[24574:16122 0:346] 05:49:09 Wed May 26 [faux@backtrack-askapache:/dev/pts/0 +1] ~
(1:346)$ export PS1="\\[\\e[m\\n\\e[1;30m\\][\$\$:\$PPID \\j:\\!\\[\\e[1;30m\\]]\\[\\e[0;36m\\] \\T \\d \\[\\e[1;30m\\][\\[\\e[1;34m\\]\\u@\\H\\[\\e[1;30m\\]:\\[\\e[0;37m\\]\${SSH_TTY} \\[\\e[0;32m\\]+\${SHLVL}\\[\\e[1;30m\\]] \\[\\e[1;37m\\]\\w\\[\\e[0;37m\\] \\n(\$SHLVL:\\!)\\\$ "
>>> export 'PS1=\[\e[m\n\e[1;30m\][$$:$PPID \j:\!\[\e[1;30m\]]\[\e[0;36m\] \T \d \[\e[1;30m\][\[\e[1;34m\]\u@\H\[\e[1;30m\]:\[\e[0;37m\]${SSH_TTY} \[\e[0;32m\]+${SHLVL}\[\e[1;30m\]] \[\e[1;37m\]\w\[\e[0;37m\] \n($SHLVL:\!)\$ '
>>> PS1='\[\e[m\n\e[1;30m\][$$:$PPID \j:\!\[\e[1;30m\]]\[\e[0;36m\] \T \d \[\e[1;30m\][\[\e[1;34m\]\u@\H\[\e[1;30m\]:\[\e[0;37m\]${SSH_TTY} \[\e[0;32m\]+${SHLVL}\[\e[1;30m\]] \[\e[1;37m\]\w\[\e[0;37m\] \n($SHLVL:\!)\$ '
>>> history -a
>>> (( 67 % 10==0  ))
>>> echo -en '\033[m\033[38;5;2m813\033[38;5;22m/1024MB\t\033[m\033[38;5;55m0.35 0.24 0.19 1/68 27241\033[m'
813/1024MB      0.35 0.24 0.19 1/68 27241
[24574:16122 0:347] 05:49:10 Wed May 26 [faux@backtrack-askapache:/dev/pts/0 +1] ~
(1:347)$ export PVE="\\033[m\\033[38;5;2m813\\033[38;5;22m/1024MB\\t\\033[m\\033[38;5;55m0.25 0.22 0.18 1/66 26820\\033[m"
>>> export 'PVE=\033[m\033[38;5;2m813\033[38;5;22m/1024MB\t\033[m\033[38;5;55m0.25 0.22 0.18 1/66 26820\033[m'
>>> PVE='\033[m\033[38;5;2m813\033[38;5;22m/1024MB\t\033[m\033[38;5;55m0.25 0.22 0.18 1/66 26820\033[m'
>>> history -a
>>> (( 67 % 10==0  ))
>>> echo -en '\033[m\033[38;5;2m813\033[38;5;22m/1024MB\t\033[m\033[38;5;55m0.25 0.22 0.18 1/66 26820\033[m'

256 Color Prompt Command

NOTE: I have been preparing a 256color terminal article for some time now, as I have tweaked, hacked, read, and experimented with more than I would ever like to admit. So stay tuned, there isn't any tutorial, book, or online howto remotely close to as good as what I'm close to posting...

Super-optimized 256color BASH Prompt

256 color prompt_command and PS1

If you have a 256-color enabled terminal try this..

    export PROMPT_COMMAND='echo -en "\033[m\033[38;5;2m"$(( `sed -n "s/MemFree:[\t ]\+\([0-9]\+\) kB/\1/p" /proc/meminfo`/1024))"\033[38;5;22m/"$((`sed -n "s/MemTotal:[\t ]\+\([0-9]\+\) kB/\1/Ip" /proc/meminfo`/1024 ))MB"\t\033[m\033[38;5;55m$(< /proc/loadavg)\033[m"' \
    export PS1='\[\e[m\n\e[1;30m\][$$:$PPID \j:\!\[\e[1;30m\]]\[\e[0;36m\] \T \d \[\e[1;30m\][\[\e[1;34m\]\u@\H\[\e[1;30m\]:\[\e[0;37m\]${SSH_TTY} \[\e[0;32m\]+${SHLVL}\[\e[1;30m\]] \[\e[1;37m\]\w\[\e[0;37m\] \n($SHLVL:\!)\$ '

Which double-quoted is:

declare -x PROMPT_COMMAND="echo -en \"\\033[m\\033[38;5;2m\"\$(( \`sed -n \"s/MemFree:[\\t ]\\+\\([0-9]\\+\\) kB/\\1/p\" /proc/meminfo\`/1024))\"\\033[38;5;22m/\"\$((\`sed -n \"s/MemTotal:[\\t ]\\+\\([0-9]\\+\\) kB/\\1/Ip\" /proc/meminfo\`/1024 ))MB\"\\t\\033[m\\033[38;5;55m\$(< /proc/loadavg)\\033[m\""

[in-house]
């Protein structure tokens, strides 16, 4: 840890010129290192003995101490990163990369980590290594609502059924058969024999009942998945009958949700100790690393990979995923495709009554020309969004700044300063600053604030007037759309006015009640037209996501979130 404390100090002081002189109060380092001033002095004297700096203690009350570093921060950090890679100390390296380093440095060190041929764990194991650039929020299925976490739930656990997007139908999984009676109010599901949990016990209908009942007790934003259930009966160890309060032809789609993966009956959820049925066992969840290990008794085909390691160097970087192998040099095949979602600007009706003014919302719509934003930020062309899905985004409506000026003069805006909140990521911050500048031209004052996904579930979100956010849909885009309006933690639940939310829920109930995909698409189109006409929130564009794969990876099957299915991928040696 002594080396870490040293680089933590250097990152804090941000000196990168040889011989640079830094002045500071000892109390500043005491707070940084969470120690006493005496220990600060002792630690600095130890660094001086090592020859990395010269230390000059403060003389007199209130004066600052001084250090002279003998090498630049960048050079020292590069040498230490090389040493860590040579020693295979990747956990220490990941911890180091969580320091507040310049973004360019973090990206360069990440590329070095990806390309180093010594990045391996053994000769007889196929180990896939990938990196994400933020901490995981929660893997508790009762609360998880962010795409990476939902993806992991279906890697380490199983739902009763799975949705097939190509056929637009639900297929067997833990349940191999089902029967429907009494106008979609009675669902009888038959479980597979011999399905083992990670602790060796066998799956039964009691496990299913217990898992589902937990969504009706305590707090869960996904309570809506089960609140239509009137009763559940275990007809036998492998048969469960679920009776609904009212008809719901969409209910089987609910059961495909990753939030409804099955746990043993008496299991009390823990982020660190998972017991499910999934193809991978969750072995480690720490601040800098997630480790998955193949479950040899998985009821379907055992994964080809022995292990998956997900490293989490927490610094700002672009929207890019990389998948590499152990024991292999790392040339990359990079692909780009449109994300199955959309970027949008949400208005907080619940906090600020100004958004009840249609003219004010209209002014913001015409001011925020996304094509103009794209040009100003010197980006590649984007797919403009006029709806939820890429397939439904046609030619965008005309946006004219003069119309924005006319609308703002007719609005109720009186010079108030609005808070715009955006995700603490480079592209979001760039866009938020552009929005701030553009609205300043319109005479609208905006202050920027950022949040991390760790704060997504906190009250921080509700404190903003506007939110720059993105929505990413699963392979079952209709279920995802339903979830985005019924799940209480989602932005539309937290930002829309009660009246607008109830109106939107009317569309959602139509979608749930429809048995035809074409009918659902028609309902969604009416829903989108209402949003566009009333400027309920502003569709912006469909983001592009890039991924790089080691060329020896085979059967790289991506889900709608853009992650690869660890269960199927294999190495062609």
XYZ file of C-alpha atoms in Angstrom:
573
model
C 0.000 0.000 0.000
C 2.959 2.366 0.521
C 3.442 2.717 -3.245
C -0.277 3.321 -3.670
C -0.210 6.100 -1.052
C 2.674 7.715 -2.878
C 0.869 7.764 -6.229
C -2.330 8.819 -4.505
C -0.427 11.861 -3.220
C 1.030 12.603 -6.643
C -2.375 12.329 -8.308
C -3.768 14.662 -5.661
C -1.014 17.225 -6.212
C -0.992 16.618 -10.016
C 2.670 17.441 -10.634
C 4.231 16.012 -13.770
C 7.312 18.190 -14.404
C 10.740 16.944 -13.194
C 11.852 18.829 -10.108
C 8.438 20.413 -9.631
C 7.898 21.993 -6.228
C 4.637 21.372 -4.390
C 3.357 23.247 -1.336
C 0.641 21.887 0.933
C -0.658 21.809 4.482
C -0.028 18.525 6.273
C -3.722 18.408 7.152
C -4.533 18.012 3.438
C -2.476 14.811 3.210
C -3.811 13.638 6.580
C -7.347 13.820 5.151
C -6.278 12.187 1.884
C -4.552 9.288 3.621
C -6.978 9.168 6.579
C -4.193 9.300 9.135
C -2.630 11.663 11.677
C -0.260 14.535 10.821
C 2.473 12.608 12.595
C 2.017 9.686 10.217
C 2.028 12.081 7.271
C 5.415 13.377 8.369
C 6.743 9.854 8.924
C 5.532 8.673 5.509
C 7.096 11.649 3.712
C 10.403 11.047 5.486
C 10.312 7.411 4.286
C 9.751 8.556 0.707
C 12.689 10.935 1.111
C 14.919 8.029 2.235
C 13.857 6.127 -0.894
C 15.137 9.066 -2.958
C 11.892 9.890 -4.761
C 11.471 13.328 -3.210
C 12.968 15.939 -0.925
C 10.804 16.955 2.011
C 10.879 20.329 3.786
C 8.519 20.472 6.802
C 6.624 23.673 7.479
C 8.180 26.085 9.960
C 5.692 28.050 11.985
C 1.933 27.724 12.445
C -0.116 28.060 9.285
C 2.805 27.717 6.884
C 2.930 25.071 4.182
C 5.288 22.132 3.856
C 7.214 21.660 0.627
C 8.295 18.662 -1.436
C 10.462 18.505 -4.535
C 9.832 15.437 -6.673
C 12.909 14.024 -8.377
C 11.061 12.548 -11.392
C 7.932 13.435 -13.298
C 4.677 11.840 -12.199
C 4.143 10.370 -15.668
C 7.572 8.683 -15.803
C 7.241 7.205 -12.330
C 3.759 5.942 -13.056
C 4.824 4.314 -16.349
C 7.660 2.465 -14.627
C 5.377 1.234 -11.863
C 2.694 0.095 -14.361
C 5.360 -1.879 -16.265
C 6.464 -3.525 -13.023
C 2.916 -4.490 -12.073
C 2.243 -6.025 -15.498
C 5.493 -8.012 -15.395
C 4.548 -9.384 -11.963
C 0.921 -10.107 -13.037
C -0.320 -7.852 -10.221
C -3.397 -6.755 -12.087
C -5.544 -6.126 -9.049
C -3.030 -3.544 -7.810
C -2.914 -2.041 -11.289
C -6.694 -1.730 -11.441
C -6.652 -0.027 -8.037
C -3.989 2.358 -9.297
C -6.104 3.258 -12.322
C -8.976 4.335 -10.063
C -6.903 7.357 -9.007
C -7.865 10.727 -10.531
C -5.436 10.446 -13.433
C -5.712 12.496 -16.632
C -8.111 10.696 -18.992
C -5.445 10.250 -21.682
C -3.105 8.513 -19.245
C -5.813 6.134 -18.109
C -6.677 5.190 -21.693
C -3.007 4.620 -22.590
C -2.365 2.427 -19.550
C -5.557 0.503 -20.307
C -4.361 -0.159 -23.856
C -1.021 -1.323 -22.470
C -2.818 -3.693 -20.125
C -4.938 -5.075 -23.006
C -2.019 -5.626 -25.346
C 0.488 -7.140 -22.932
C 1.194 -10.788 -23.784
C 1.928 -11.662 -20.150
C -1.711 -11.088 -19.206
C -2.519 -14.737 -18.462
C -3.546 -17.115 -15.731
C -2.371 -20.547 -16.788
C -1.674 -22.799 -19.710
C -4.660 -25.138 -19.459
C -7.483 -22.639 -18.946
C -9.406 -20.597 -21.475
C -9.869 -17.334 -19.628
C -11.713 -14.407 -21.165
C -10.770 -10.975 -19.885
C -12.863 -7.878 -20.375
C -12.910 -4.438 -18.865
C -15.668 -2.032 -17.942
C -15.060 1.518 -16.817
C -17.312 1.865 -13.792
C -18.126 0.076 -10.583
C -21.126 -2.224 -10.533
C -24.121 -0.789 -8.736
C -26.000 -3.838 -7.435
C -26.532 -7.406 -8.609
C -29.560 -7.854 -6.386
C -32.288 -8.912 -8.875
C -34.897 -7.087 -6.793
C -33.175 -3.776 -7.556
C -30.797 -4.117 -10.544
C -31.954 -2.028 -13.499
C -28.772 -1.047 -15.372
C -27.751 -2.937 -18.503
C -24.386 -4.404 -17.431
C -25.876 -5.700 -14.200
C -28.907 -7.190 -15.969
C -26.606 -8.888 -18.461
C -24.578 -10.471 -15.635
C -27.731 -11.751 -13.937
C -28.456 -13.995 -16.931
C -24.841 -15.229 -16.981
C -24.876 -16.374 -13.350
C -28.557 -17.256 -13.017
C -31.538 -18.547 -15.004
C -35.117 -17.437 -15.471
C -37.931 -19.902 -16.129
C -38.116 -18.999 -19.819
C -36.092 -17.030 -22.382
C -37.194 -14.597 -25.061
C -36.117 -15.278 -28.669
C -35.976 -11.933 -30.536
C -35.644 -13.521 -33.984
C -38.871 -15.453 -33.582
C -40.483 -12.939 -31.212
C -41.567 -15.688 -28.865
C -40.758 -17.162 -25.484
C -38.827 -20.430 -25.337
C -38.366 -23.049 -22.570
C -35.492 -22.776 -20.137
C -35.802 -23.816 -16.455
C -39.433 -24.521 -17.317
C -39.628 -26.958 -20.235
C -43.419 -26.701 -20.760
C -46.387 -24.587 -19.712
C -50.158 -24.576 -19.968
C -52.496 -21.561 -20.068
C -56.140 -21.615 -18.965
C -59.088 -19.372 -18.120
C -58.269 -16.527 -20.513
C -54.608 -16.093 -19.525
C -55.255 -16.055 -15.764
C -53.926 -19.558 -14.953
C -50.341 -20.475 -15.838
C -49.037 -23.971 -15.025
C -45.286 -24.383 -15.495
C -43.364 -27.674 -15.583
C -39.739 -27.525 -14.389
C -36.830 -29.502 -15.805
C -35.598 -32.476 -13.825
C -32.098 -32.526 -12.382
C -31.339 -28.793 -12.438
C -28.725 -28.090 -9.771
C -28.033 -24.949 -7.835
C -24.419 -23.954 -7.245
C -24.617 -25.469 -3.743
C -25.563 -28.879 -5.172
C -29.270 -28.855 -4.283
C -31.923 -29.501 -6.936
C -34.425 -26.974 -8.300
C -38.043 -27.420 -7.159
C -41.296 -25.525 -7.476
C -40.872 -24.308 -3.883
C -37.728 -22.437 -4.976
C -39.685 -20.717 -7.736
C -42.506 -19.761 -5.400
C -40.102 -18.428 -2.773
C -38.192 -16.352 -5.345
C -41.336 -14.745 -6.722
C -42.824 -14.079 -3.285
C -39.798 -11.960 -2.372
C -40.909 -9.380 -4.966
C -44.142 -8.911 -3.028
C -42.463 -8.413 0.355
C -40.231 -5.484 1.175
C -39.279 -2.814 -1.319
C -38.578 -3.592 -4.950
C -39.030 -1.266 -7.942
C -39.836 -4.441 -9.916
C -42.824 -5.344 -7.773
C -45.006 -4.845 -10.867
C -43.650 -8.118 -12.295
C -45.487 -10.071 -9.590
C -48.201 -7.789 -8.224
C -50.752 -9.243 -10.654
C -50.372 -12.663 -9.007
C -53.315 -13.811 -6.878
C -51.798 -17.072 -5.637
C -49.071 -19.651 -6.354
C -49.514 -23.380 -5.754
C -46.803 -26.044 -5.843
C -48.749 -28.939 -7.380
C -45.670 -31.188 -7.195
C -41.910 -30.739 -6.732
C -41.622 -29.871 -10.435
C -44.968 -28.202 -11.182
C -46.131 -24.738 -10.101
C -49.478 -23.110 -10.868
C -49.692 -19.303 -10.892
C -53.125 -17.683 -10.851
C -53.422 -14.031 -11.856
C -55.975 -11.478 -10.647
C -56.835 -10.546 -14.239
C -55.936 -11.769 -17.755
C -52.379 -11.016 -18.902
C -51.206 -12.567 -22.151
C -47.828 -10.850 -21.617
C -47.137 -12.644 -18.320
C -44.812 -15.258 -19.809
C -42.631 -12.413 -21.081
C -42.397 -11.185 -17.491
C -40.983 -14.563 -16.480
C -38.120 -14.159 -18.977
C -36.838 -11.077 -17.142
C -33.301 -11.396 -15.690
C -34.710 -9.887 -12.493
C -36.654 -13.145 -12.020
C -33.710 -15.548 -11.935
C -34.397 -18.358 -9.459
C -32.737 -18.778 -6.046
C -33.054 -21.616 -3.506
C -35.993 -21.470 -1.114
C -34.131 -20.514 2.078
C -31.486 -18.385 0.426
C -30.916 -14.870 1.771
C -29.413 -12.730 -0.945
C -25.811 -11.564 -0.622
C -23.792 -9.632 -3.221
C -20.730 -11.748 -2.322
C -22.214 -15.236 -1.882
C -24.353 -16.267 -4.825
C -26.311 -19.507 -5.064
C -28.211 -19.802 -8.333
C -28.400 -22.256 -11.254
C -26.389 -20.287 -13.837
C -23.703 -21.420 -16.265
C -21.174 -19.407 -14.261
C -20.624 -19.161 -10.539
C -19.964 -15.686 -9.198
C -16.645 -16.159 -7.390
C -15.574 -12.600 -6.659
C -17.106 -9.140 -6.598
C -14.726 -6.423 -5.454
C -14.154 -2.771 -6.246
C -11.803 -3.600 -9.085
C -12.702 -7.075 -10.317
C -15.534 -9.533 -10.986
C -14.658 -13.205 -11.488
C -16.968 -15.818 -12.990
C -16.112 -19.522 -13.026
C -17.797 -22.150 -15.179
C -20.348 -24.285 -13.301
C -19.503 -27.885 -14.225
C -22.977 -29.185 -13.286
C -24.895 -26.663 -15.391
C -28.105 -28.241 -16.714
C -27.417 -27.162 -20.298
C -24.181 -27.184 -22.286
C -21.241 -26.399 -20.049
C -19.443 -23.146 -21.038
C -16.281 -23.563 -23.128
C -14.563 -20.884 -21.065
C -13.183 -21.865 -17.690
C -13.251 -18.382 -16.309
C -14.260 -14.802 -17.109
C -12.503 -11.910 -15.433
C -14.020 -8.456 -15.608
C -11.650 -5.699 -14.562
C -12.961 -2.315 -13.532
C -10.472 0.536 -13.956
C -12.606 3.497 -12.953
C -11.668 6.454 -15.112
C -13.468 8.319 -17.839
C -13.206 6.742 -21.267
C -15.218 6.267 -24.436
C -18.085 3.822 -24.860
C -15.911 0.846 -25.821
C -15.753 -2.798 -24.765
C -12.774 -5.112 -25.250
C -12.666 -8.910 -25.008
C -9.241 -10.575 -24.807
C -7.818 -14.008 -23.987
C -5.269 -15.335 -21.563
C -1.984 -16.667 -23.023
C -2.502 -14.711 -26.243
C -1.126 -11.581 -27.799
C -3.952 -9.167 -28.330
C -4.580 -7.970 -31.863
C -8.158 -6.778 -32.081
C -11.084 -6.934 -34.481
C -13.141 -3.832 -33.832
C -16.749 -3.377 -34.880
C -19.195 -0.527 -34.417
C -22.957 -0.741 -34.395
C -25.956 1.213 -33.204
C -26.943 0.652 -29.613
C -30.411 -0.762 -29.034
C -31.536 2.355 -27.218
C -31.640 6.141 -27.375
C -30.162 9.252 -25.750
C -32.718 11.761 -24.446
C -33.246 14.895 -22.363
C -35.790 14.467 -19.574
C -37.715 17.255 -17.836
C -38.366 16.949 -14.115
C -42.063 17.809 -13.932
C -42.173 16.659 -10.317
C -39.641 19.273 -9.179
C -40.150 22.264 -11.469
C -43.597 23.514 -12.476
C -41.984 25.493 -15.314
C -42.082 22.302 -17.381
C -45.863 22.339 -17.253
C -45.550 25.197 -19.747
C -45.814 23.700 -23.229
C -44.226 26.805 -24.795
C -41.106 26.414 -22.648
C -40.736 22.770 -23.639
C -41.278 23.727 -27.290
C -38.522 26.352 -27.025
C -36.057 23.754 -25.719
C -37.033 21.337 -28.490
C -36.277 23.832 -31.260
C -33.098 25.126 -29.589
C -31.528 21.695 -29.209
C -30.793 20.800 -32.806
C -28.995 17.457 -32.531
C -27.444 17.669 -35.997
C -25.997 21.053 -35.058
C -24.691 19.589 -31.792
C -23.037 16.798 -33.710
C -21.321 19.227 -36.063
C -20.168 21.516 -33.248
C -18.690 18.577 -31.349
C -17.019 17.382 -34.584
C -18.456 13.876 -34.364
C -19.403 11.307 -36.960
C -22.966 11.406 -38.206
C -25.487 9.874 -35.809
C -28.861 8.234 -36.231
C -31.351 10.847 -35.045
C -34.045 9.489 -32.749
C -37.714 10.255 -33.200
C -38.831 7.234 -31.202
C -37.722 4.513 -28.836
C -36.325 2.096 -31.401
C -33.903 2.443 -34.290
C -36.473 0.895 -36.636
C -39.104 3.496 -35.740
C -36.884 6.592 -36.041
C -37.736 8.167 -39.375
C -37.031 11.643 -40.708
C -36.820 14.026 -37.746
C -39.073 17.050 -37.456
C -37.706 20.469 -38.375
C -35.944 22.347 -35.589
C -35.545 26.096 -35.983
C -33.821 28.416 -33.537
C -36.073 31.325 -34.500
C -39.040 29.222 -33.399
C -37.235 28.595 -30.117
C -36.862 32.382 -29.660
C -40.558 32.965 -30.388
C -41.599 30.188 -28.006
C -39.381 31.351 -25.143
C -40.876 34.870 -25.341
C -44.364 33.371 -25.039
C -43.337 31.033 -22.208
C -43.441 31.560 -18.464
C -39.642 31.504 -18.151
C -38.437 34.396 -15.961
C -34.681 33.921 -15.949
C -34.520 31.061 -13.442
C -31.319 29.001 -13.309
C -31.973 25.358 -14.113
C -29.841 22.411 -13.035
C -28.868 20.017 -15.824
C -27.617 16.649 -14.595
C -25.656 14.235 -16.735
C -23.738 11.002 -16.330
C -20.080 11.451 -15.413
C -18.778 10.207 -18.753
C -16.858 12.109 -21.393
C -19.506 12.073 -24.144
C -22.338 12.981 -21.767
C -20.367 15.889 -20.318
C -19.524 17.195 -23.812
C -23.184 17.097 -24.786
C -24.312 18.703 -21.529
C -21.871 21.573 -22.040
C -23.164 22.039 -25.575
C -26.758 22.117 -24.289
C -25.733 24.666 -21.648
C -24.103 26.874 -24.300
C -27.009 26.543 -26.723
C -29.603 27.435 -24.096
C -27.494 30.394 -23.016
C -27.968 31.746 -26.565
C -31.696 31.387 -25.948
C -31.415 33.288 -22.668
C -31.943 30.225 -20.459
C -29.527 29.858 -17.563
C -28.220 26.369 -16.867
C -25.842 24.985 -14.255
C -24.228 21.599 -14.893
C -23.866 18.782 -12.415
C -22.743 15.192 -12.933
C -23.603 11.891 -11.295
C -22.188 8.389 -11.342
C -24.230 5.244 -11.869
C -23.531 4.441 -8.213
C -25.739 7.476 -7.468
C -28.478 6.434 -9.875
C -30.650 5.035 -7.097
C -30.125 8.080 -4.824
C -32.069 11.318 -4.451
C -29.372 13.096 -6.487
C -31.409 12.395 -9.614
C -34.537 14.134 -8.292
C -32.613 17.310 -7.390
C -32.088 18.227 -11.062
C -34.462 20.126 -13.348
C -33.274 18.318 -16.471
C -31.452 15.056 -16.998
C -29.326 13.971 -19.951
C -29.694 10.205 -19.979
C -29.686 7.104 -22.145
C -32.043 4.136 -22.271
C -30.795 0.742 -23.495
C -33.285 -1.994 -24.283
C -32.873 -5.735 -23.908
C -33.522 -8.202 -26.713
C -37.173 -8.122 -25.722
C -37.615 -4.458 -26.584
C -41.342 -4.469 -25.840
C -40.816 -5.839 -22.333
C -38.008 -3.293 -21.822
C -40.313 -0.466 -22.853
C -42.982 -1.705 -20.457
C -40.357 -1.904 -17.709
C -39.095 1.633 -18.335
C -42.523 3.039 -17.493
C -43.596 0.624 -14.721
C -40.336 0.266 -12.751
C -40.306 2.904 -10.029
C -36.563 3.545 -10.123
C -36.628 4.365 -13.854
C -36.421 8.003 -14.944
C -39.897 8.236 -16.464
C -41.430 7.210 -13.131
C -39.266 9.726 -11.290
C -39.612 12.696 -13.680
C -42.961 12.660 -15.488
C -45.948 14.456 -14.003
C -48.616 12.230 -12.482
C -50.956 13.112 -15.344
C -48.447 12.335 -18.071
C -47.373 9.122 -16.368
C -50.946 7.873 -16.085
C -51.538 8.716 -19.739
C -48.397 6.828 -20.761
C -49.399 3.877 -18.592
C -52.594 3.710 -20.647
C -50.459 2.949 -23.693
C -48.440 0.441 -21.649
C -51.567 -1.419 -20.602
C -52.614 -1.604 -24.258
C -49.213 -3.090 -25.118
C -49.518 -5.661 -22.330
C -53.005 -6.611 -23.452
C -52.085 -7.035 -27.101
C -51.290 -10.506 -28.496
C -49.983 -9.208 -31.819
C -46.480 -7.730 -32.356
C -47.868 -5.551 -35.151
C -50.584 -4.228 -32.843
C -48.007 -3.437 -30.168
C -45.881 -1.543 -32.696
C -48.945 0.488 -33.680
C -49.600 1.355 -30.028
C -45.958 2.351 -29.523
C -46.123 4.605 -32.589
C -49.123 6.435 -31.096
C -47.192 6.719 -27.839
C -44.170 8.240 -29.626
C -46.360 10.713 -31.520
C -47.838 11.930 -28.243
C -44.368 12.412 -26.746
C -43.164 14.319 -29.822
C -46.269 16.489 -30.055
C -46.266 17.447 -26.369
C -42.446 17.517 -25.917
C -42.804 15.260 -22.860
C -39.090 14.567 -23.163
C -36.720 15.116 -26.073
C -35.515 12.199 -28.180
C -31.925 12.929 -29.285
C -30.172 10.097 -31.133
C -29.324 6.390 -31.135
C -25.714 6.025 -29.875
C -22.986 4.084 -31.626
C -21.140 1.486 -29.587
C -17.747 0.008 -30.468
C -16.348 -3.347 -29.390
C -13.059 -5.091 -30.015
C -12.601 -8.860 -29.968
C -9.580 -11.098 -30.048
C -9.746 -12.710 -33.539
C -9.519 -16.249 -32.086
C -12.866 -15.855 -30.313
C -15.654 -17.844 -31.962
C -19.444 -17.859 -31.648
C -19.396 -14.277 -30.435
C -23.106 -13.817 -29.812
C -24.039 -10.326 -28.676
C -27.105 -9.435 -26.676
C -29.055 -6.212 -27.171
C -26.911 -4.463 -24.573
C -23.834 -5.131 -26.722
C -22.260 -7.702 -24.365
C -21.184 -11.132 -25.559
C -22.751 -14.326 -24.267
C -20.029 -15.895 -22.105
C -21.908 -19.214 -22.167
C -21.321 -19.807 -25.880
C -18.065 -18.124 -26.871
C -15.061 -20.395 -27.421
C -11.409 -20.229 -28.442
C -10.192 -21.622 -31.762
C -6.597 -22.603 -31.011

declare -x PS1="\\[\\e[m\\n\\e[1;30m\\][\$\$:\$PPID \\j:\\!\\[\\e[1;30m\\]]\\[\\e[0;36m\\] \\T \\d \\[\\e[1;30m\\][\\[\\e[1;34m\\]\\u@\\H\\[\\e[1;30m\\]:\\[\\e[0;37m\\]\${SSH_TTY} \\[\\e[0;32m\\]+\${SHLVL}\\[\\e[1;30m\\]] \\[\\e[1;37m\\]\\w\\[\\e[0;37m\\] \\n(\$SHLVL:\\!)\\\$ "

For users: Here ya go! toprc

That looks great, and is practicallly totally free in terms of how much cpu/work it makes the shell do for each command. So for slow terminals, or text-terminals like I use, this is great. Other than PS1, there is 1 other variable.. It's called PROMPT_COMMAND and is execed right in front of the PS1. I show 2 ways to utilize this, the goal being to show there is no right way.. fast is fast and money is money. I use a function called aa_pc I threw together that shows me in color how much memory is on my system.. very cool.

PROMPT for Vim and Screen

Here's a screenshot of the code in my vim + screen multiplexed bash 4 environment.. It's placed all the way at the bottom of the file and is the last thing executed by the client processing the script. Also, while it's great to look so good, this is all 100% for efficiency since I use one shell or another every day.

Custom Power Prompt - currently mine

Here's the code I'm using today, that produced this screen-shot -- I am always changing stuff so it's a little more tough to figure out.

  function aa_pc()
        local M=$( free -olm|sed "/Mem/!d; s/Mem:[^0-9]*\([0-9]*\)[^0-9]*\([0-9]*\)[^0-9]*\([0-9]*\).*/ \
        ${GREP_COLOR}\2MB${R}\/\3MB/"; ); echo -e "$M `pwd`"

  aa_grep_color(){ export GREP_COLOR=`tput setaf $(aa_random_under 6)`; }
  aa_random_under(){ echo -en $(( $RANDOM % ${1:-$RANDOM} + 1 )); }
  uptime1(){ sed '/.*,  \([0-9]*\) users,  load average: \(.*\)/!d; s//[ \2, \1 users ]/;q';

  $SED -n '/i/!Q2' <<< $- && \
        case ${TERM:-dummy} in xterm*|screen*|*color*)echo; ;; *) return; esac;

  # hack for being able to source all the functions in this file from a script